ADHD meds linked to psychotic symptoms in some kids

ADHD meds linked to psychotic symptoms in some kids
ADHD meds linked to psychotic symptoms in some kids

Stimulant medicines used to treat attention-deficit/hyperactivity disorder (ADHD) may raise the risk of psychotic side effects in kids who have one or both parents with a history of mental illness, according to new research. The study, published online in the journal Pediatrics, provides new evidence that psychotic symptoms in kids being treated with ADHD drugs are not as rare as was once thought.

Lead study author Rudolf Uher, MD, PhD, told HealthDay that doctors have long known that stimulant medications can cause such side effects as hallucinations, delusional thoughts, hearing voices and disorganized behavior. “[But] what is surprising is the quantity. No one suspected that these side effects could be so common,” added Uher, an associate professor and research chair in early intervention in the department of psychiatry at Dalhousie University in Nova Scotia.

For the study, Uher and his colleagues assessed 141 children and young adults aged 6 to 21 who had one or both parents with a serious mental illness, including major depressive disorder, bipolar disorder, or schizophrenia. The parents and children received mental health screenings by psychiatrists. Pharmacy records confirmed the use of ADHD medications.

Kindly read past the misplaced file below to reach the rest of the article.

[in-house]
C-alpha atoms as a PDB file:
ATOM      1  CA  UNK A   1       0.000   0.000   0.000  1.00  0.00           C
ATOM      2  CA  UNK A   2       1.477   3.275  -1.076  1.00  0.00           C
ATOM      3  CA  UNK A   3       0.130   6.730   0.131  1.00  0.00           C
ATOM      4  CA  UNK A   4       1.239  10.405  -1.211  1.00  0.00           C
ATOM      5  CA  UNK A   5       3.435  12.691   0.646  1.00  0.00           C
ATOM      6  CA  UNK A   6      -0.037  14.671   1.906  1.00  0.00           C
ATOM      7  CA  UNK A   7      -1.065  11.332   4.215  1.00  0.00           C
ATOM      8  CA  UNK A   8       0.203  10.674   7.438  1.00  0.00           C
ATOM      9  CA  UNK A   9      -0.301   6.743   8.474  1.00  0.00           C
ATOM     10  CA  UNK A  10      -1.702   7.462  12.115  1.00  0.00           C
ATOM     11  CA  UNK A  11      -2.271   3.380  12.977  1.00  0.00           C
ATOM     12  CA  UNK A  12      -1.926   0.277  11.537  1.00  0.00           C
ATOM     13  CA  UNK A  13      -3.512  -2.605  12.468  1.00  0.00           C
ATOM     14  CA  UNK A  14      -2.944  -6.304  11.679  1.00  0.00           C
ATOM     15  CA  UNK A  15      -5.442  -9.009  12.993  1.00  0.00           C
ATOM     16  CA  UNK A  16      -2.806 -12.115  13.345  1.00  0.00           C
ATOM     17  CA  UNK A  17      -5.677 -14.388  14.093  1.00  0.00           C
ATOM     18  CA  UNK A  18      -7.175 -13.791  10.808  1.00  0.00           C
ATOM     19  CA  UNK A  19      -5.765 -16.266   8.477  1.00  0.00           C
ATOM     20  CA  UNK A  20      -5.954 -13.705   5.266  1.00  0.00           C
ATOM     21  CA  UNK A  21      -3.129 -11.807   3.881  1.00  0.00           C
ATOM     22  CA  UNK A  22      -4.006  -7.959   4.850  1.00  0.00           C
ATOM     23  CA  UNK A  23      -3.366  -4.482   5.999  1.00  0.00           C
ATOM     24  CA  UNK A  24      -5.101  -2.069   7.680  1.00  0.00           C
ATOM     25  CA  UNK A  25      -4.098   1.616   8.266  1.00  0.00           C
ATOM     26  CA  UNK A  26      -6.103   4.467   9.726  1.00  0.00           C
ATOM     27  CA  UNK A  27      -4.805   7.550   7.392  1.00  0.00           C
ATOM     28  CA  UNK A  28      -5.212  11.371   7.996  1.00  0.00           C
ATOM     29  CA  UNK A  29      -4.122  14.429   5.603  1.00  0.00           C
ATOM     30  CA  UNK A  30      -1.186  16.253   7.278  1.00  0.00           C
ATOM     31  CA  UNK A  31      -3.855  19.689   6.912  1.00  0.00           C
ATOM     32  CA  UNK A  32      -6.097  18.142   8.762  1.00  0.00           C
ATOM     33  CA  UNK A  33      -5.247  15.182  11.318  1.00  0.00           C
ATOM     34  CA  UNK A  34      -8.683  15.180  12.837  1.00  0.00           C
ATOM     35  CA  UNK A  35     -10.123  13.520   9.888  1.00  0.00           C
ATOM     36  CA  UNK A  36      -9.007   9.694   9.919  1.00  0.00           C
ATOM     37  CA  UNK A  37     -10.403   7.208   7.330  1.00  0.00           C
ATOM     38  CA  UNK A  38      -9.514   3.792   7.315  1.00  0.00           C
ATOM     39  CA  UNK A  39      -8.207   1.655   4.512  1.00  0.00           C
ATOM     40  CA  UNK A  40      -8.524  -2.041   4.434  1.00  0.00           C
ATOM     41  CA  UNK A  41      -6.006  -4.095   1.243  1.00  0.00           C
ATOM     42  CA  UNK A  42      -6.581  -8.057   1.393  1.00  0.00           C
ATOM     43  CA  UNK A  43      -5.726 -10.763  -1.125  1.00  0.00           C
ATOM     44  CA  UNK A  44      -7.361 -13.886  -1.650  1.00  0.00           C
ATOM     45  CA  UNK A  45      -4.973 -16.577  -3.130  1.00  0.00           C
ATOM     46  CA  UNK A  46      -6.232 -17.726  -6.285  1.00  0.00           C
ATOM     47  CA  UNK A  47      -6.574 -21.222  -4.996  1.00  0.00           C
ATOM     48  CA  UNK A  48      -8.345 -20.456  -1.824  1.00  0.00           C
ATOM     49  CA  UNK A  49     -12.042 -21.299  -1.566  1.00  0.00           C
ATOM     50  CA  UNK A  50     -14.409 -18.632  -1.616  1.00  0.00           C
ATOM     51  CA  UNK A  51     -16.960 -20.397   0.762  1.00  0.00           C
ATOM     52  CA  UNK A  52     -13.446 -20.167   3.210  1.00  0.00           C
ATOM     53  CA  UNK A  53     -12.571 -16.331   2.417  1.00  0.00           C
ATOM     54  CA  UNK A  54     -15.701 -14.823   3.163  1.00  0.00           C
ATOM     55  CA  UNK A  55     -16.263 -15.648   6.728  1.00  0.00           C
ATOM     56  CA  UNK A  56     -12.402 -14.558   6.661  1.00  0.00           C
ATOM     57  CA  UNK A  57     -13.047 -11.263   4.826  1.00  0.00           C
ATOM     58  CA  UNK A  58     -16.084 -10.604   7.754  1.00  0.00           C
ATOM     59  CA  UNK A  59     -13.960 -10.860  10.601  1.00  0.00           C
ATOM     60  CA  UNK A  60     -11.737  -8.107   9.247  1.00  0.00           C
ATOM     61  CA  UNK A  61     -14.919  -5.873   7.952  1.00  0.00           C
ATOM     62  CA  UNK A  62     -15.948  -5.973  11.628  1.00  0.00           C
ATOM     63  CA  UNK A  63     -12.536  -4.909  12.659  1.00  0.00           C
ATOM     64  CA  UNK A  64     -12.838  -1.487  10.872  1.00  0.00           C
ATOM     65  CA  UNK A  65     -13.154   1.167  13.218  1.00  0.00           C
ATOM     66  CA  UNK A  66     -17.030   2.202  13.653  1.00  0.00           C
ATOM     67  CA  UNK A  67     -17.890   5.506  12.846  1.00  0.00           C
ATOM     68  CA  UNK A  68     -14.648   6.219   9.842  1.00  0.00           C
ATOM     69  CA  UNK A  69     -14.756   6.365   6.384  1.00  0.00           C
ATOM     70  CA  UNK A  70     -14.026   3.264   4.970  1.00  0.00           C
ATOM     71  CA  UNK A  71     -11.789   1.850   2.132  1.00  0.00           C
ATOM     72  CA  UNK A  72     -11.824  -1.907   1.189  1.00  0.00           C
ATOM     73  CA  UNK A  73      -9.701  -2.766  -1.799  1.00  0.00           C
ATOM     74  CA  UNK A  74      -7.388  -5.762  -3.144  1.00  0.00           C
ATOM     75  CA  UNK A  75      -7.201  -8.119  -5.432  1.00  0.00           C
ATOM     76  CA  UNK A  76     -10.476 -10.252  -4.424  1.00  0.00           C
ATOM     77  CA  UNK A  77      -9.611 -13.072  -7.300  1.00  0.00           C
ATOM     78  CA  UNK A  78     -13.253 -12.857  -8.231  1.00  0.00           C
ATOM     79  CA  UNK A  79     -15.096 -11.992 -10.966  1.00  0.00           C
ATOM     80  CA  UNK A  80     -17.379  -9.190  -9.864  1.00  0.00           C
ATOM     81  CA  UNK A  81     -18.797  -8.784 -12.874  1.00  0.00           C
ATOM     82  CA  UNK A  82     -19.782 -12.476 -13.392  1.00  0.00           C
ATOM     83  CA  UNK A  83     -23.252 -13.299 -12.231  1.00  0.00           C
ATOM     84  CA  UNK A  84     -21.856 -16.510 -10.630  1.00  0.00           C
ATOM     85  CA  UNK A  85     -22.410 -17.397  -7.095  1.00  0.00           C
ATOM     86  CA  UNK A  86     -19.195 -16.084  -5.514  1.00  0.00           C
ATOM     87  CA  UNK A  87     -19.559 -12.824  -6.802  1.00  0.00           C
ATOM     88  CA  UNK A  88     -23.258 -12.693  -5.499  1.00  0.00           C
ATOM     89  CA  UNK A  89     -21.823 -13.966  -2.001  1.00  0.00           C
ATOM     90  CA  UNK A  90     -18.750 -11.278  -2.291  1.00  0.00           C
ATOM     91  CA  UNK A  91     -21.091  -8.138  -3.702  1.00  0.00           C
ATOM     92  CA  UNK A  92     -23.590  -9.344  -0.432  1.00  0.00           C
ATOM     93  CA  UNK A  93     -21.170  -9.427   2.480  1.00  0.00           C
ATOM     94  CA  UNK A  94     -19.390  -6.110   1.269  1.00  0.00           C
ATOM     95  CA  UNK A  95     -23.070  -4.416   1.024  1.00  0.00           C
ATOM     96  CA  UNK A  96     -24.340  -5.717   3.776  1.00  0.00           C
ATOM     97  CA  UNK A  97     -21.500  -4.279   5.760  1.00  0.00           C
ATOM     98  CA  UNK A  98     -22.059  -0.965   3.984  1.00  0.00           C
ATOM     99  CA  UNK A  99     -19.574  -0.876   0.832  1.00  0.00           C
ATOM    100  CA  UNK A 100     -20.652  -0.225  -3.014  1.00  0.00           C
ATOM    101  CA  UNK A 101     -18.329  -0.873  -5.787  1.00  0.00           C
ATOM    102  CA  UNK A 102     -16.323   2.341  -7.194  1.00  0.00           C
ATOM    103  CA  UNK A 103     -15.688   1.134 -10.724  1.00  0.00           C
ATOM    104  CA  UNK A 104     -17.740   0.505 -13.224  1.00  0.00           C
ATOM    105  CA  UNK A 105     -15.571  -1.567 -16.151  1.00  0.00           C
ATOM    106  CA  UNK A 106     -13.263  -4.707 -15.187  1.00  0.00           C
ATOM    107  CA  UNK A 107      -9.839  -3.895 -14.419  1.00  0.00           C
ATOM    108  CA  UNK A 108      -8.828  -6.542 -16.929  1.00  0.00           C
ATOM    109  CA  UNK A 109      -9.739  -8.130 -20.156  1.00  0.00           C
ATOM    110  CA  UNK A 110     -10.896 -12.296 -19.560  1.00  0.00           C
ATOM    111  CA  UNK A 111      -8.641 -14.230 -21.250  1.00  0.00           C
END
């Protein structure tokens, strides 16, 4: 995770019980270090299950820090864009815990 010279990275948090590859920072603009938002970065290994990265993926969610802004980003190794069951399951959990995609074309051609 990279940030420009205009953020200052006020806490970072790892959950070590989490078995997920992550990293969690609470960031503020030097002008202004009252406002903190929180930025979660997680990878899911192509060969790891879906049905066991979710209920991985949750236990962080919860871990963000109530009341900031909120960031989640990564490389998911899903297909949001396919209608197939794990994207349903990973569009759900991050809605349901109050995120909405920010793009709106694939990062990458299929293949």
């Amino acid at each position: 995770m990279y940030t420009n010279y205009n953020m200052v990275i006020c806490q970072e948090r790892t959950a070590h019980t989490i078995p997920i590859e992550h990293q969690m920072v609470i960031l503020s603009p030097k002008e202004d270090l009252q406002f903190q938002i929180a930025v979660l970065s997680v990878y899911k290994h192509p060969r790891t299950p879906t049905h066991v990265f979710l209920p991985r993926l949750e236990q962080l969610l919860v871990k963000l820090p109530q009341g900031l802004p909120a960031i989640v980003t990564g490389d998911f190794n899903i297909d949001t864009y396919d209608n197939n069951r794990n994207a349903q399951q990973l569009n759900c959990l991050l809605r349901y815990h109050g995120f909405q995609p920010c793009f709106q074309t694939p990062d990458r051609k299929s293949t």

Among the study group, 33 of the children had been diagnosed with ADHD and 24 of those had taken stimulant medicines, including Ritalin, Vyvanse or Dexedrine. In the group taking stimulant drugs, 62.5 percent reported psychotic symptoms, compared to 27.4 percent of those who did not take ADHD drugs.

While the study shows an association between stimulant medications and psychotic side effects in children who have one or both parents with mental illness, the authors acknowledge it does not prove cause-and-effect. Nor does it mean that the drugs should not be used to treat ADHD.

“These meds can be extremely helpful, including in kids with a family history of mental illness. So this should in no way mean that we should stop using stimulants,” Uher said.

“What it means is that docs need to ask kids about unusual experiences. They do not tell you unless you ask. And then, make decisions on risk-benefit balance,” Uher explained.

Andrew Adesman, MD, chief of development and behavioral pediatrics at Cohen Children’s Medical Center in New Hyde Park, N.Y., agreed. “Pediatricians who care for children who have one or more parents with mental illness should be vigilant for the development of psychotic symptoms, especially if stimulant medications are being prescribed,” he told HealthDay.


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